"That was just a kiss, really. It was suggestive more than anything," he says.

"This was a lot more intimate. It was quite nerve-wracking. I was quite nervous about it."

While he does get his top off, Grint admits he's uncertain whether he could echo what Radcliffe did on stage for Equus and go full frontal.

"I don't think I could. Just being on stage would be quite a scary thing, let alone with no clothes on. It takes a lot of courage."

Yet he feels Potter obsessives will accept him in this more mature role.

"I suppose, as I'm getting older, the fans are getting older with me."

Has he ever fought with a mate over a girl, like Malachy, I wonder?

"I never really did. I haven't had the chance!"

Comments like this make you realise how curious it must be to experience your formative years growing up on a film set.

But if Grint hasn't spent his youth chasing girls, he's as grounded as they come. Born in Harlow, he still lives in Hertfordshire, where he was raised and began acting in school plays.

Preferring a round of golf to a night out on the tiles, he doesn't come across as a movie brat on a path to self-destruction. Frankly, he doesn't have the constitution for it.

"I suffer really badly from hangovers," he says. "I need two days to recover."

He's even avoided that most distressing of stigmas - playground teasing over being ginger-haired.

"When you're at school, people call you 'ginge' and that. But it's never been anything nasty. I know some gingers get a hard time over it. But I'm pretty grateful for it!"

Another reason he's arguably grateful for his red hair is that it hasn't quite turned him into a teen sensation.

While his face doubtless adorns many a teenage girl's wall, he doesn't really suffer from the hysteria that greets Twilight star Robert Pattinson - just two years older than Grint - wherever he goes.

"I get recognised occasionally but nothing like that," he says.

"It's crazy. You just can't really go anywhere. I've got a much more manageable existence. Must be pretty..." He stops for a second, imagining such an intrusion into his life. "It's just come from nowhere [for him]. It's such a quick thing. Good luck to him."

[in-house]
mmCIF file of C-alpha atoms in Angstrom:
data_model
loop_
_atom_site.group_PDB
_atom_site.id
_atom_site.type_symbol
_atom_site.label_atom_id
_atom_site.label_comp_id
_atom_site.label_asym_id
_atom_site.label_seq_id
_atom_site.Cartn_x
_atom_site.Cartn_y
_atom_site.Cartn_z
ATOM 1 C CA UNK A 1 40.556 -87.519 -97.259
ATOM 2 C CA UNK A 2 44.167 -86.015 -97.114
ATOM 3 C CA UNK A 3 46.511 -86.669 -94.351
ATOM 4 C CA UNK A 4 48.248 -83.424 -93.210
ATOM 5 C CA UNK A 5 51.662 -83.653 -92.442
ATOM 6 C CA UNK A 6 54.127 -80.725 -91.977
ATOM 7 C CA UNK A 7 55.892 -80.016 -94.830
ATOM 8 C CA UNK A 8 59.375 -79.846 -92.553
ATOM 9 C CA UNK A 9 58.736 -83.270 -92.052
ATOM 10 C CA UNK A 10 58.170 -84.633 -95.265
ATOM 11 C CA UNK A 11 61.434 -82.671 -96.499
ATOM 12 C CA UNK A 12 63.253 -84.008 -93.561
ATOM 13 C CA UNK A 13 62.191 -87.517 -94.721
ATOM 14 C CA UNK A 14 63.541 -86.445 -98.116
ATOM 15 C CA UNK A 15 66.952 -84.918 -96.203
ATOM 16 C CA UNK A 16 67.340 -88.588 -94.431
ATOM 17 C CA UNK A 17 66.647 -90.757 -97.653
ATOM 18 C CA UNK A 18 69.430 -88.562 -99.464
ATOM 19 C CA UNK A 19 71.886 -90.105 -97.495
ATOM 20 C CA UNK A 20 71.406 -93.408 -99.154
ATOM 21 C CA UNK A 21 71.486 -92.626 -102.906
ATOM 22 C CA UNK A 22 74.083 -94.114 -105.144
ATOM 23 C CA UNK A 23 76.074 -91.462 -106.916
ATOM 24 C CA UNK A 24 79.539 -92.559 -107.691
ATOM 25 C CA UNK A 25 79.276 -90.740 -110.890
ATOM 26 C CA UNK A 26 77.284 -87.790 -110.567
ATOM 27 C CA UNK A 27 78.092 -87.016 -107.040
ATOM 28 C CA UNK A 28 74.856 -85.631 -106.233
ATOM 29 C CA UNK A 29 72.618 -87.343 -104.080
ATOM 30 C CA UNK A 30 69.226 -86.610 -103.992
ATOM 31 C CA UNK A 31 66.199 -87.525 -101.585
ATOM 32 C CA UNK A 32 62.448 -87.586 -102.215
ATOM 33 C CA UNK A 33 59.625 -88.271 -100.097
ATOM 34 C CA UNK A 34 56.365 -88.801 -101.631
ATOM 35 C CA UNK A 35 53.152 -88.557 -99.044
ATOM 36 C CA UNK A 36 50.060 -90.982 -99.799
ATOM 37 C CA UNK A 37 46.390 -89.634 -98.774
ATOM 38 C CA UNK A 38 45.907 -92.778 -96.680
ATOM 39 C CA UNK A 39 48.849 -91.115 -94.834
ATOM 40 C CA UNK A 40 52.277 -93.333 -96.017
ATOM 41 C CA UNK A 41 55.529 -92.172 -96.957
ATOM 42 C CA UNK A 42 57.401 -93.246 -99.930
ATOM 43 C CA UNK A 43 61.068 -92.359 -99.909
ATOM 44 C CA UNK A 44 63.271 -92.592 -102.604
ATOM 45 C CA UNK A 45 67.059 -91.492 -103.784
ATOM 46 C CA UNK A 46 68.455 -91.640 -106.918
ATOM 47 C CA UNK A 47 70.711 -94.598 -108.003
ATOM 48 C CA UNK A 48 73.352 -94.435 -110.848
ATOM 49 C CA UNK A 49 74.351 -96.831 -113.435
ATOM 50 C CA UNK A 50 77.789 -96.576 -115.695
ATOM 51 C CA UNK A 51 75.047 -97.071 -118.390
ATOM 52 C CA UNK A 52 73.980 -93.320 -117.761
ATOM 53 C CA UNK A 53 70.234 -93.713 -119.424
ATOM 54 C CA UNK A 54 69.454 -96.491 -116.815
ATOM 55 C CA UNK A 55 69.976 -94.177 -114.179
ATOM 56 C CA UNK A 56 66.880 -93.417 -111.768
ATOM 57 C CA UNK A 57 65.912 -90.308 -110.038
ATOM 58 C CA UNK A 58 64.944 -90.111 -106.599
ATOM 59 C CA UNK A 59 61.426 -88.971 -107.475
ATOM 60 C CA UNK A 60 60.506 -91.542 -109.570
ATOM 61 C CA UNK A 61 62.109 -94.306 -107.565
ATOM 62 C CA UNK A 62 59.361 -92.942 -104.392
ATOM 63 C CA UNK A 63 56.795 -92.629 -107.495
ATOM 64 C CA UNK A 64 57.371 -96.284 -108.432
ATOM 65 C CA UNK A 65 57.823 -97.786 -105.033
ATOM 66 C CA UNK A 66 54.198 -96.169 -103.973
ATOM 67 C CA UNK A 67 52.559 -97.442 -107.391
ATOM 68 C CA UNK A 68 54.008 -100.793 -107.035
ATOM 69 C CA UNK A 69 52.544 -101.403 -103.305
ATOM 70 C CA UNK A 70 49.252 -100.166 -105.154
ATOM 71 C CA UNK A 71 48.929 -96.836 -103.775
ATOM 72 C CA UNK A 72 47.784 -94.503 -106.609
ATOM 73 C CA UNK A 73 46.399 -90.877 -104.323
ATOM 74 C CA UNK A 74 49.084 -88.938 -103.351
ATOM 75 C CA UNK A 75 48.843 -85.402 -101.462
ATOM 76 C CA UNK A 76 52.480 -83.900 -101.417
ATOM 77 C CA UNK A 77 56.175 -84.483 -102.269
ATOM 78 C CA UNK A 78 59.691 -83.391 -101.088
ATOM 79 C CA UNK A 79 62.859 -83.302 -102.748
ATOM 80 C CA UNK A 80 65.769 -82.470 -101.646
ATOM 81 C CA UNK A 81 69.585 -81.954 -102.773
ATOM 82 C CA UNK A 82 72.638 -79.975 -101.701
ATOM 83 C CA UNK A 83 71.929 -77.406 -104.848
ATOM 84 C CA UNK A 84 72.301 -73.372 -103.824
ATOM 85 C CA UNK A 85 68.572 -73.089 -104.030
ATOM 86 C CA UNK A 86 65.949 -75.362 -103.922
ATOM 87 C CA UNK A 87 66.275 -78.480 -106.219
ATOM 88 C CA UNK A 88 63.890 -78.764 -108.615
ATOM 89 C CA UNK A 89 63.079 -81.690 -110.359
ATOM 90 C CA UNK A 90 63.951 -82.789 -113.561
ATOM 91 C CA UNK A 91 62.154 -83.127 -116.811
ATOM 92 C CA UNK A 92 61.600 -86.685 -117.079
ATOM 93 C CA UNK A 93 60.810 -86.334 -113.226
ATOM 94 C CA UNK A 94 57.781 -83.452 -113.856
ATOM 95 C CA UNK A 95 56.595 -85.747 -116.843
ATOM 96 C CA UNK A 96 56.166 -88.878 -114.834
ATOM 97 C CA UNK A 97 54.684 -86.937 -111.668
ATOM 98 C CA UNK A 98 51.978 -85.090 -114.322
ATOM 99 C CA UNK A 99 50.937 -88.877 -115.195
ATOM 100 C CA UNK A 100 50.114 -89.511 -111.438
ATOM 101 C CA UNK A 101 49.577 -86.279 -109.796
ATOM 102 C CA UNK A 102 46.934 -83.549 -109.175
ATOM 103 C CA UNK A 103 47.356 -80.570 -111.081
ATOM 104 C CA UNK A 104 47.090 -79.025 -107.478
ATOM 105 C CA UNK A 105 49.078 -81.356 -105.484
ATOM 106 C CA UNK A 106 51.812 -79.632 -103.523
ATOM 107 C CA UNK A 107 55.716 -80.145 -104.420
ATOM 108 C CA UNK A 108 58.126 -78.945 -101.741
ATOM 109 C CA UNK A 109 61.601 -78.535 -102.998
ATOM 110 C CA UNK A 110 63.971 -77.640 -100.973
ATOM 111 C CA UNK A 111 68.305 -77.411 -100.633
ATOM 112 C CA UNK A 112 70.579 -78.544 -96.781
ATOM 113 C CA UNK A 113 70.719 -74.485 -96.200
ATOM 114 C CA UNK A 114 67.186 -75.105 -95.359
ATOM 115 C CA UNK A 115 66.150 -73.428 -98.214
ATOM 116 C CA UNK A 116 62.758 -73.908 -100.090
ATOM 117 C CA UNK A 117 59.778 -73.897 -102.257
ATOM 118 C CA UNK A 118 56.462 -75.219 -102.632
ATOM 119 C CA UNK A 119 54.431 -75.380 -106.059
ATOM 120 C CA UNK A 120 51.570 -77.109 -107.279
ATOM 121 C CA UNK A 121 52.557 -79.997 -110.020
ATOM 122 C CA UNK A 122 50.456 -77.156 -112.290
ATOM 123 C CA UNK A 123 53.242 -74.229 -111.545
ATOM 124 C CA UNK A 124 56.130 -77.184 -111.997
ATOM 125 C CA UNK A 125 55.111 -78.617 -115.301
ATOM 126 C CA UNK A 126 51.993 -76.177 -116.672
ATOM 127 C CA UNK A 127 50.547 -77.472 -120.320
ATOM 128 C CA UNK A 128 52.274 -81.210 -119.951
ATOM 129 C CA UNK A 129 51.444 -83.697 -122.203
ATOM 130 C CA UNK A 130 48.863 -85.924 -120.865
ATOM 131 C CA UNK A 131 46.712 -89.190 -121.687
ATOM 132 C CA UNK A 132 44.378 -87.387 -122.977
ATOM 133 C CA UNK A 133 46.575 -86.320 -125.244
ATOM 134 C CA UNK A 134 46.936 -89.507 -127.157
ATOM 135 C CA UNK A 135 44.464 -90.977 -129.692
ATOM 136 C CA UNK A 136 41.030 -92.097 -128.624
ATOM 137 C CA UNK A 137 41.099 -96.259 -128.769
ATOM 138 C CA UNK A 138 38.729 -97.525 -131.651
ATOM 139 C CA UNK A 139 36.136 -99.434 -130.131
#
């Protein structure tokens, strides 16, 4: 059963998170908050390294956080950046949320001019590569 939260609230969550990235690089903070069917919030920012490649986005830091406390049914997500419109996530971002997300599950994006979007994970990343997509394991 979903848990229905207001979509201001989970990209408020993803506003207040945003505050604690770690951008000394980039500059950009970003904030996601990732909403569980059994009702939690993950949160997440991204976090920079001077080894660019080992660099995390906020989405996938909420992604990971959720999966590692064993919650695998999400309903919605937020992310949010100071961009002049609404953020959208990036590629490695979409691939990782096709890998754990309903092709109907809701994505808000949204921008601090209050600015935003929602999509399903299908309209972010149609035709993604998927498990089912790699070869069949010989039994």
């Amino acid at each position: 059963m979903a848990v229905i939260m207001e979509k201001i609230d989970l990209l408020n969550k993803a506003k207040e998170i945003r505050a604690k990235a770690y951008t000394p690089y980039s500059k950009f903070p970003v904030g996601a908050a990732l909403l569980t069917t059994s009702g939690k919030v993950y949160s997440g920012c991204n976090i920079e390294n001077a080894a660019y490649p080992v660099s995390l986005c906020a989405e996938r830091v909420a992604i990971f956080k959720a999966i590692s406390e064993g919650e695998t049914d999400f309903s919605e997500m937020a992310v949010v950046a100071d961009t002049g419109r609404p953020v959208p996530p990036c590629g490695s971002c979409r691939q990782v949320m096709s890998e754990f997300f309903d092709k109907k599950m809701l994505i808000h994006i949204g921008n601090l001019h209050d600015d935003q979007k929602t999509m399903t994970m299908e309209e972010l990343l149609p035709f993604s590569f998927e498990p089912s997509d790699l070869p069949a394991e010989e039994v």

The eldest of five, Grint's equilibrium evidently stems from his upbringing in a strong family unit.

"We're quite close," he says, before acknowledging that it's "been a weird few years" for his family.

"It's been quite life-changing for everyone really. It's been quite an adjustment."

While his father runs his own business dealing in Formula 1 memorabilia, even turning tyres into coffee tables, Grint tells me the whole clan have "been all over the world" with him for the premieres and promotional duties.

"There are some good perks," he grins.

Yet it's clear he's not going to spend much time pining for Potter.

Already making further provisions for removing the spell it's cast over his life, due later in the year is Wild Target, a remake of the 1993 French film Cible Emouvante about an ageing assassin (Bill Nighy) suffering a midlife crisis. He plays Nighy's apprentice.

"The character is closer to me than the one I play in Cherrybomb," he says.

"I can probably relate more. He's quite laid back."

So it's true then? "I suppose, yeah. I am quite relaxed. Not much fazes me. I don't get angry a lot."

Still, if Grint is looking for a role to eclipse Ron Weasley, he may already have found it.

He's currently attached to a project to play Eddie "The Eagle" Edwards, the British ski-jumping record holder who became a hero of sorts for finishing last in the 1988 Winter Olympics.

"Nothing's final yet but I'm quite up for it. It's always been quite a big story in my family. My dad's always told me about the legend of Eddie the Eagle. He was a bit of a joke really. But he did actually jump, and set the British record."

For the record, he's never skied in his life.

"That might be a good thing!" he winks.

A comic tale of a plucky underdog, it rather sums up Grint's career to date. Maybe he'll never stray too far from this comfort zone. But with Ron on the run with Harry and Hermione in the final Harry Potter instalment, at least we'll get to see Grint in a more action-oriented role in Deathly Hallows.

"I have hair extensions for the latter part of the film," he explains.

"Ron gets a bushier hairstyle because they're living rough and camping out. Me and Dan have got stubble as well!"

Ron Weasley with facial hair? Perhaps it shows Rupert Grint is ready to leave Harry Potter after all.